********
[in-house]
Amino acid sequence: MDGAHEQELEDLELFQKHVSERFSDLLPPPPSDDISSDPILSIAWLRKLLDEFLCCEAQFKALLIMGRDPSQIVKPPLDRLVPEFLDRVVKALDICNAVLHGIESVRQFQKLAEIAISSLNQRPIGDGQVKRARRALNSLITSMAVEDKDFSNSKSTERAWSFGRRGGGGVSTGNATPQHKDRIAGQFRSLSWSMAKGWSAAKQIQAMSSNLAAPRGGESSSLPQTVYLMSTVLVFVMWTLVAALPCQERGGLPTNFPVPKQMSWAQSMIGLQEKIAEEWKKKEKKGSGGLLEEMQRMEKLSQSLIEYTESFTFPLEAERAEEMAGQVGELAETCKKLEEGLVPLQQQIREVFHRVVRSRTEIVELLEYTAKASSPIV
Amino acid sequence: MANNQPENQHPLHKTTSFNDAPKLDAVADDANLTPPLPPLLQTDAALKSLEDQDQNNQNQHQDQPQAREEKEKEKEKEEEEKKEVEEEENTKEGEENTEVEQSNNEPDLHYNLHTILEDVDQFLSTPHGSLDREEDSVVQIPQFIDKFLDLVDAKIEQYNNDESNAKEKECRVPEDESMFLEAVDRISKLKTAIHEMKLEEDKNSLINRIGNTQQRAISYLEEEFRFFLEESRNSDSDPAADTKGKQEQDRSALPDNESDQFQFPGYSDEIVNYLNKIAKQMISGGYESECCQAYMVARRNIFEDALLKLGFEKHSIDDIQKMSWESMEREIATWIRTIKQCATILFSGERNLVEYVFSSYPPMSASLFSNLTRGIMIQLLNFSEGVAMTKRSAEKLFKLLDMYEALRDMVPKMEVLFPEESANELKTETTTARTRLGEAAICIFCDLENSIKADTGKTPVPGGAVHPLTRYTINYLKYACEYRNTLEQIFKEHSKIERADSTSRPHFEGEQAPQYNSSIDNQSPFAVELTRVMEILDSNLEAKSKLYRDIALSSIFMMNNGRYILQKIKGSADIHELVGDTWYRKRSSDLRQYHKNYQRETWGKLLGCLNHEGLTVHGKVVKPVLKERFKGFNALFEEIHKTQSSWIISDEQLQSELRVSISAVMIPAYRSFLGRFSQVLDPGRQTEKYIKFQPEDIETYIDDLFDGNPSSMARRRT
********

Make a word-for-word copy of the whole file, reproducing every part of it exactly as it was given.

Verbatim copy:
[in-house]
Amino acid sequence: MDGAHEQELEDLELFQKHVSERFSDLLPPPPSDDISSDPILSIAWLRKLLDEFLCCEAQFKALLIMGRDPSQIVKPPLDRLVPEFLDRVVKALDICNAVLHGIESVRQFQKLAEIAISSLNQRPIGDGQVKRARRALNSLITSMAVEDKDFSNSKSTERAWSFGRRGGGGVSTGNATPQHKDRIAGQFRSLSWSMAKGWSAAKQIQAMSSNLAAPRGGESSSLPQTVYLMSTVLVFVMWTLVAALPCQERGGLPTNFPVPKQMSWAQSMIGLQEKIAEEWKKKEKKGSGGLLEEMQRMEKLSQSLIEYTESFTFPLEAERAEEMAGQVGELAETCKKLEEGLVPLQQQIREVFHRVVRSRTEIVELLEYTAKASSPIV
Amino acid sequence: MANNQPENQHPLHKTTSFNDAPKLDAVADDANLTPPLPPLLQTDAALKSLEDQDQNNQNQHQDQPQAREEKEKEKEKEEEEKKEVEEEENTKEGEENTEVEQSNNEPDLHYNLHTILEDVDQFLSTPHGSLDREEDSVVQIPQFIDKFLDLVDAKIEQYNNDESNAKEKECRVPEDESMFLEAVDRISKLKTAIHEMKLEEDKNSLINRIGNTQQRAISYLEEEFRFFLEESRNSDSDPAADTKGKQEQDRSALPDNESDQFQFPGYSDEIVNYLNKIAKQMISGGYESECCQAYMVARRNIFEDALLKLGFEKHSIDDIQKMSWESMEREIATWIRTIKQCATILFSGERNLVEYVFSSYPPMSASLFSNLTRGIMIQLLNFSEGVAMTKRSAEKLFKLLDMYEALRDMVPKMEVLFPEESANELKTETTTARTRLGEAAICIFCDLENSIKADTGKTPVPGGAVHPLTRYTINYLKYACEYRNTLEQIFKEHSKIERADSTSRPHFEGEQAPQYNSSIDNQSPFAVELTRVMEILDSNLEAKSKLYRDIALSSIFMMNNGRYILQKIKGSADIHELVGDTWYRKRSSDLRQYHKNYQRETWGKLLGCLNHEGLTVHGKVVKPVLKERFKGFNALFEEIHKTQSSWIISDEQLQSELRVSISAVMIPAYRSFLGRFSQVLDPGRQTEKYIKFQPEDIETYIDDLFDGNPSSMARRRT